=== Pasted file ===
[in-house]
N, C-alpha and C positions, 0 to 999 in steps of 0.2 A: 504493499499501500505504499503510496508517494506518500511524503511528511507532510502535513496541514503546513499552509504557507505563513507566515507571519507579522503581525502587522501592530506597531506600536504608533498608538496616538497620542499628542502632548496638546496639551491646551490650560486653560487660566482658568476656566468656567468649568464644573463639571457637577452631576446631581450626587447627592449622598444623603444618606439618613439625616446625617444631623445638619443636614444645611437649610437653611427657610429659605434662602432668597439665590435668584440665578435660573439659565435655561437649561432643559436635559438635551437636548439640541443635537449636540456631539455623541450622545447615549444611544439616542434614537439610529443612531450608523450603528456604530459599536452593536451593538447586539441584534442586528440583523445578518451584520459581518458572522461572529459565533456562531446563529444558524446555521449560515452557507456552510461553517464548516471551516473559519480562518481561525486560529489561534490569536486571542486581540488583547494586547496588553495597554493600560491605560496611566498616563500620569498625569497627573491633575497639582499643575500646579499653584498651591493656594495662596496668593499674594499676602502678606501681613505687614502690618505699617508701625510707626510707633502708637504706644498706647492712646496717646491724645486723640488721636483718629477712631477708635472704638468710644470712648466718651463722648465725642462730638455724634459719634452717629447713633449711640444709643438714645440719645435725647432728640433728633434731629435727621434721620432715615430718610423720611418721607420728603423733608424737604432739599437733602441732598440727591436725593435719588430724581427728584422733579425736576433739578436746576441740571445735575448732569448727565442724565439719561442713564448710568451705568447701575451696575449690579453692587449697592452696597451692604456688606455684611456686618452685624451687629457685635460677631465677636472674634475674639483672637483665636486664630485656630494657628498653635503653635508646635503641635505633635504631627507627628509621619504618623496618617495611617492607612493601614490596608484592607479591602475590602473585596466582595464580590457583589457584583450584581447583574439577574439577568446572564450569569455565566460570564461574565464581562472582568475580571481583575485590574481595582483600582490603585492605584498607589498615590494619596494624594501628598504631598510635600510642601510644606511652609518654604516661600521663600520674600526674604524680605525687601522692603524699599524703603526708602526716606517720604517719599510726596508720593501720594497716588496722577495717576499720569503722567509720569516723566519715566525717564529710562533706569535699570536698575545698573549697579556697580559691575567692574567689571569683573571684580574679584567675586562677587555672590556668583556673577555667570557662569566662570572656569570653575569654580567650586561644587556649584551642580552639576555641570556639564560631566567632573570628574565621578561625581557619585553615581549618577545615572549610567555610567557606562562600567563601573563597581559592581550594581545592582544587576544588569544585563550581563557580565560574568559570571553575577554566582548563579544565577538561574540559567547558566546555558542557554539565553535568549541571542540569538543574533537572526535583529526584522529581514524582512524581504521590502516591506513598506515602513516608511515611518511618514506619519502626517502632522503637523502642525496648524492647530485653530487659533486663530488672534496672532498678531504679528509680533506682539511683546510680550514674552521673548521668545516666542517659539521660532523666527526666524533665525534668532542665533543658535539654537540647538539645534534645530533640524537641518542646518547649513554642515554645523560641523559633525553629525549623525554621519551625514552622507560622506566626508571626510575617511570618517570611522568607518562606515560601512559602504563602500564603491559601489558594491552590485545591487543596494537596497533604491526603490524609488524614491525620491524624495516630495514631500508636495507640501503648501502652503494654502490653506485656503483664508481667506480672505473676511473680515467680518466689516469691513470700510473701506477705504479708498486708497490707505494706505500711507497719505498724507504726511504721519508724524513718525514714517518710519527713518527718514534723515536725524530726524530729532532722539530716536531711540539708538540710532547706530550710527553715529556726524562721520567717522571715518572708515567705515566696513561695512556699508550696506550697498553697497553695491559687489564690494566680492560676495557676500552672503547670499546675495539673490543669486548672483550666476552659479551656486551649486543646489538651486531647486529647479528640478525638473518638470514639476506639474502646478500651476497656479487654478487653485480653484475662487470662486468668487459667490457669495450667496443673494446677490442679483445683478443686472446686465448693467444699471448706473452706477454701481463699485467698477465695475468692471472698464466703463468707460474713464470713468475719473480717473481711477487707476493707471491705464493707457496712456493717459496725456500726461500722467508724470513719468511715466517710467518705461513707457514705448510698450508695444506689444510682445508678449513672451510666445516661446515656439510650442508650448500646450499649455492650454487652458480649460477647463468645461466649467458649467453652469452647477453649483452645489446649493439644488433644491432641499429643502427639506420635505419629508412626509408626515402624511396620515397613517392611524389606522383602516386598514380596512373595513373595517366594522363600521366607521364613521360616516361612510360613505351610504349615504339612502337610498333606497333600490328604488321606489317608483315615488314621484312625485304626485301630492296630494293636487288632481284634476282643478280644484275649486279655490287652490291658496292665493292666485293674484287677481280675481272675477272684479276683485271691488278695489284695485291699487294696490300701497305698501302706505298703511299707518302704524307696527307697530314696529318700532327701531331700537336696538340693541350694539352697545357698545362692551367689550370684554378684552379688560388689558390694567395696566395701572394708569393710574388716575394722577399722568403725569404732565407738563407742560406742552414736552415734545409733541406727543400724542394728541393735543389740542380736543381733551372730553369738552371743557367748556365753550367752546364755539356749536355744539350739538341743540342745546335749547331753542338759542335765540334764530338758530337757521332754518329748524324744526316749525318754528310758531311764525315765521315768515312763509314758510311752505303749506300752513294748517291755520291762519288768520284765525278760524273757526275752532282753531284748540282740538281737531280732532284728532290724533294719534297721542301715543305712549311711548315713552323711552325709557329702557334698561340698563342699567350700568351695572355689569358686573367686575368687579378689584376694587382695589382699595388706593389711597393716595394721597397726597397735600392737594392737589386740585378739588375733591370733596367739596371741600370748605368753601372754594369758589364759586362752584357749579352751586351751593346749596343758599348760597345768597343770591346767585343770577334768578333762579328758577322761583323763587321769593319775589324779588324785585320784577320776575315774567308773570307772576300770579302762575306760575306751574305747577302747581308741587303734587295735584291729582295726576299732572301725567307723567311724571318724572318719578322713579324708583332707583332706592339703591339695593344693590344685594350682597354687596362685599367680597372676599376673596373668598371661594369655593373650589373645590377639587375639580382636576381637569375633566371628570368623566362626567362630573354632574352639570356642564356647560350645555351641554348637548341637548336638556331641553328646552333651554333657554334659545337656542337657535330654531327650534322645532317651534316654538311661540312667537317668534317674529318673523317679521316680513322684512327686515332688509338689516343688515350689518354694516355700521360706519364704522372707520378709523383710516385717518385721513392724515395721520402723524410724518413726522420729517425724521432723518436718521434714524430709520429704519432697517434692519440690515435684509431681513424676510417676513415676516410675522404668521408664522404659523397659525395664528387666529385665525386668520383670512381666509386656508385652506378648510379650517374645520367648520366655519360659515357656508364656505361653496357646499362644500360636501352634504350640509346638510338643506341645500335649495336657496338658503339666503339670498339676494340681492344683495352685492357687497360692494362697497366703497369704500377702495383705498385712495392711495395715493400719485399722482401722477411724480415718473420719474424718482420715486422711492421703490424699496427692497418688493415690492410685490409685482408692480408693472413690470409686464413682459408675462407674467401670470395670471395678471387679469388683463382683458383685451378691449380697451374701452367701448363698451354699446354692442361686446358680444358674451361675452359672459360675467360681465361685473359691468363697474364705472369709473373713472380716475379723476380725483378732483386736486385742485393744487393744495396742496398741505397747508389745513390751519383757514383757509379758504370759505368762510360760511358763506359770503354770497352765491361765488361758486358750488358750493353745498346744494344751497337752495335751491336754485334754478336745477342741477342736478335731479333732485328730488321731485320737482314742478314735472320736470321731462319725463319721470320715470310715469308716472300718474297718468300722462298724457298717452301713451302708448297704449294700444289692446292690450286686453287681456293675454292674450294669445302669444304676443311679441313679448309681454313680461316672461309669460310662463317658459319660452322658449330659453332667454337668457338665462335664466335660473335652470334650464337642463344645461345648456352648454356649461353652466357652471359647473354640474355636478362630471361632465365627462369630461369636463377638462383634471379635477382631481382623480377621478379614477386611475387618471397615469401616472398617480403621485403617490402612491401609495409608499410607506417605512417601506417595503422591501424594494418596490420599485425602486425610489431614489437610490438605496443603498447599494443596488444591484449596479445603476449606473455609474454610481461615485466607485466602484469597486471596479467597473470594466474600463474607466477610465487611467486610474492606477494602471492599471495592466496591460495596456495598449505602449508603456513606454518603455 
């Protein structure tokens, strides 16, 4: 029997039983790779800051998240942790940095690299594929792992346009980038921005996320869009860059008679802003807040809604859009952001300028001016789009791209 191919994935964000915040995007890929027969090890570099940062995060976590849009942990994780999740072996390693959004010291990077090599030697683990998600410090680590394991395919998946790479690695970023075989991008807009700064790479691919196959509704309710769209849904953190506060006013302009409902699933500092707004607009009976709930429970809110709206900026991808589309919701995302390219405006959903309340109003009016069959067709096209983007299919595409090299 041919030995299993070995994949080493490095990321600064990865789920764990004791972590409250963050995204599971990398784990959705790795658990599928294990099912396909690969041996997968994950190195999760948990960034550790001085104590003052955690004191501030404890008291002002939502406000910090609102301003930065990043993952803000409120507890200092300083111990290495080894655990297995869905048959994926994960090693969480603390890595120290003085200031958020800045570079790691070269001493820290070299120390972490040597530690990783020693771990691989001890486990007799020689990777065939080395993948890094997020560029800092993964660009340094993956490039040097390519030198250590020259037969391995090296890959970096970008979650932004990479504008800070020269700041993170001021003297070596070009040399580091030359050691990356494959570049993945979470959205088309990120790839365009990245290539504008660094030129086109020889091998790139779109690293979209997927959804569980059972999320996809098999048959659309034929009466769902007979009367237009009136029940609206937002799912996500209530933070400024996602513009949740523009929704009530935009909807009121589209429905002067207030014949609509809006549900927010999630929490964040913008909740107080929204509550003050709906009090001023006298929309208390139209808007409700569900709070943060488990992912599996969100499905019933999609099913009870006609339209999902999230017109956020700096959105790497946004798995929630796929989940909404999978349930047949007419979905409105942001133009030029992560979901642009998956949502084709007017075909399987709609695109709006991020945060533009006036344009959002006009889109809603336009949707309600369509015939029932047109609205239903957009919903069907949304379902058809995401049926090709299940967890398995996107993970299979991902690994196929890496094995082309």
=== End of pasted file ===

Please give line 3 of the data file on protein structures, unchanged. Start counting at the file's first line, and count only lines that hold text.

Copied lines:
């Protein structure tokens, strides 16, 4: 029997039983790779800051998240942790940095690299594929792992346009980038921005996320869009860059008679802003807040809604859009952001300028001016789009791209 191919994935964000915040995007890929027969090890570099940062995060976590849009942990994780999740072996390693959004010291990077090599030697683990998600410090680590394991395919998946790479690695970023075989991008807009700064790479691919196959509704309710769209849904953190506060006013302009409902699933500092707004607009009976709930429970809110709206900026991808589309919701995302390219405006959903309340109003009016069959067709096209983007299919595409090299 041919030995299993070995994949080493490095990321600064990865789920764990004791972590409250963050995204599971990398784990959705790795658990599928294990099912396909690969041996997968994950190195999760948990960034550790001085104590003052955690004191501030404890008291002002939502406000910090609102301003930065990043993952803000409120507890200092300083111990290495080894655990297995869905048959994926994960090693969480603390890595120290003085200031958020800045570079790691070269001493820290070299120390972490040597530690990783020693771990691989001890486990007799020689990777065939080395993948890094997020560029800092993964660009340094993956490039040097390519030198250590020259037969391995090296890959970096970008979650932004990479504008800070020269700041993170001021003297070596070009040399580091030359050691990356494959570049993945979470959205088309990120790839365009990245290539504008660094030129086109020889091998790139779109690293979209997927959804569980059972999320996809098999048959659309034929009466769902007979009367237009009136029940609206937002799912996500209530933070400024996602513009949740523009929704009530935009909807009121589209429905002067207030014949609509809006549900927010999630929490964040913008909740107080929204509550003050709906009090001023006298929309208390139209808007409700569900709070943060488990992912599996969100499905019933999609099913009870006609339209999902999230017109956020700096959105790497946004798995929630796929989940909404999978349930047949007419979905409105942001133009030029992560979901642009998956949502084709007017075909399987709609695109709006991020945060533009006036344009959002006009889109809603336009949707309600369509015939029932047109609205239903957009919903069907949304379902058809995401049926090709299940967890398995996107993970299979991902690994196929890496094995082309």